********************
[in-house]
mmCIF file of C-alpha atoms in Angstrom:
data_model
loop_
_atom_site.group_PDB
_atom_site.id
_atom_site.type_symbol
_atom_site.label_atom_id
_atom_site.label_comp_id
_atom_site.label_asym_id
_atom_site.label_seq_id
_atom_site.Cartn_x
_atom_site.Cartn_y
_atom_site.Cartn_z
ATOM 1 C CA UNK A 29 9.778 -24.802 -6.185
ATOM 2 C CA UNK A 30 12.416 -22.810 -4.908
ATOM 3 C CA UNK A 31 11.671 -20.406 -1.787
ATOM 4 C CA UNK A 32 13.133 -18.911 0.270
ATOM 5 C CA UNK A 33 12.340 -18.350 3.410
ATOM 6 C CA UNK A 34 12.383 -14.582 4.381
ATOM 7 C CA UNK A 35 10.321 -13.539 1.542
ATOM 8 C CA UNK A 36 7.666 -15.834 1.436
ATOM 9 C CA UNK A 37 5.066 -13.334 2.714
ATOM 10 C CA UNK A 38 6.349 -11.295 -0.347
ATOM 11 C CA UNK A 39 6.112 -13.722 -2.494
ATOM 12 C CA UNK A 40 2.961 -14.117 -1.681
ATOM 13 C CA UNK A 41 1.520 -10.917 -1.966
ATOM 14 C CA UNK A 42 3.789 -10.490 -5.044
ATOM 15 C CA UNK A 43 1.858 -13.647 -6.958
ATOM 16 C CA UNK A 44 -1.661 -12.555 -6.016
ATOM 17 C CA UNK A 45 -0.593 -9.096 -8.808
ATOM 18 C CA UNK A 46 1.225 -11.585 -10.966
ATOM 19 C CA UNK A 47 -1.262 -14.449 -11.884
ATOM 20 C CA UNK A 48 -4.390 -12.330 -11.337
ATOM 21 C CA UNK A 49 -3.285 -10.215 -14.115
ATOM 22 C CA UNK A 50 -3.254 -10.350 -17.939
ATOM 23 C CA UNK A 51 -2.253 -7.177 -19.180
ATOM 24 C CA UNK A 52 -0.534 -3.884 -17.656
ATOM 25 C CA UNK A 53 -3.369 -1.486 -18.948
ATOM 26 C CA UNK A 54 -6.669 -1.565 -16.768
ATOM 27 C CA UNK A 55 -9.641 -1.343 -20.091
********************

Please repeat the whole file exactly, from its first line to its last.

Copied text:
[in-house]
mmCIF file of C-alpha atoms in Angstrom:
data_model
loop_
_atom_site.group_PDB
_atom_site.id
_atom_site.type_symbol
_atom_site.label_atom_id
_atom_site.label_comp_id
_atom_site.label_asym_id
_atom_site.label_seq_id
_atom_site.Cartn_x
_atom_site.Cartn_y
_atom_site.Cartn_z
ATOM 1 C CA UNK A 29 9.778 -24.802 -6.185
ATOM 2 C CA UNK A 30 12.416 -22.810 -4.908
ATOM 3 C CA UNK A 31 11.671 -20.406 -1.787
ATOM 4 C CA UNK A 32 13.133 -18.911 0.270
ATOM 5 C CA UNK A 33 12.340 -18.350 3.410
ATOM 6 C CA UNK A 34 12.383 -14.582 4.381
ATOM 7 C CA UNK A 35 10.321 -13.539 1.542
ATOM 8 C CA UNK A 36 7.666 -15.834 1.436
ATOM 9 C CA UNK A 37 5.066 -13.334 2.714
ATOM 10 C CA UNK A 38 6.349 -11.295 -0.347
ATOM 11 C CA UNK A 39 6.112 -13.722 -2.494
ATOM 12 C CA UNK A 40 2.961 -14.117 -1.681
ATOM 13 C CA UNK A 41 1.520 -10.917 -1.966
ATOM 14 C CA UNK A 42 3.789 -10.490 -5.044
ATOM 15 C CA UNK A 43 1.858 -13.647 -6.958
ATOM 16 C CA UNK A 44 -1.661 -12.555 -6.016
ATOM 17 C CA UNK A 45 -0.593 -9.096 -8.808
ATOM 18 C CA UNK A 46 1.225 -11.585 -10.966
ATOM 19 C CA UNK A 47 -1.262 -14.449 -11.884
ATOM 20 C CA UNK A 48 -4.390 -12.330 -11.337
ATOM 21 C CA UNK A 49 -3.285 -10.215 -14.115
ATOM 22 C CA UNK A 50 -3.254 -10.350 -17.939
ATOM 23 C CA UNK A 51 -2.253 -7.177 -19.180
ATOM 24 C CA UNK A 52 -0.534 -3.884 -17.656
ATOM 25 C CA UNK A 53 -3.369 -1.486 -18.948
ATOM 26 C CA UNK A 54 -6.669 -1.565 -16.768
ATOM 27 C CA UNK A 55 -9.641 -1.343 -20.091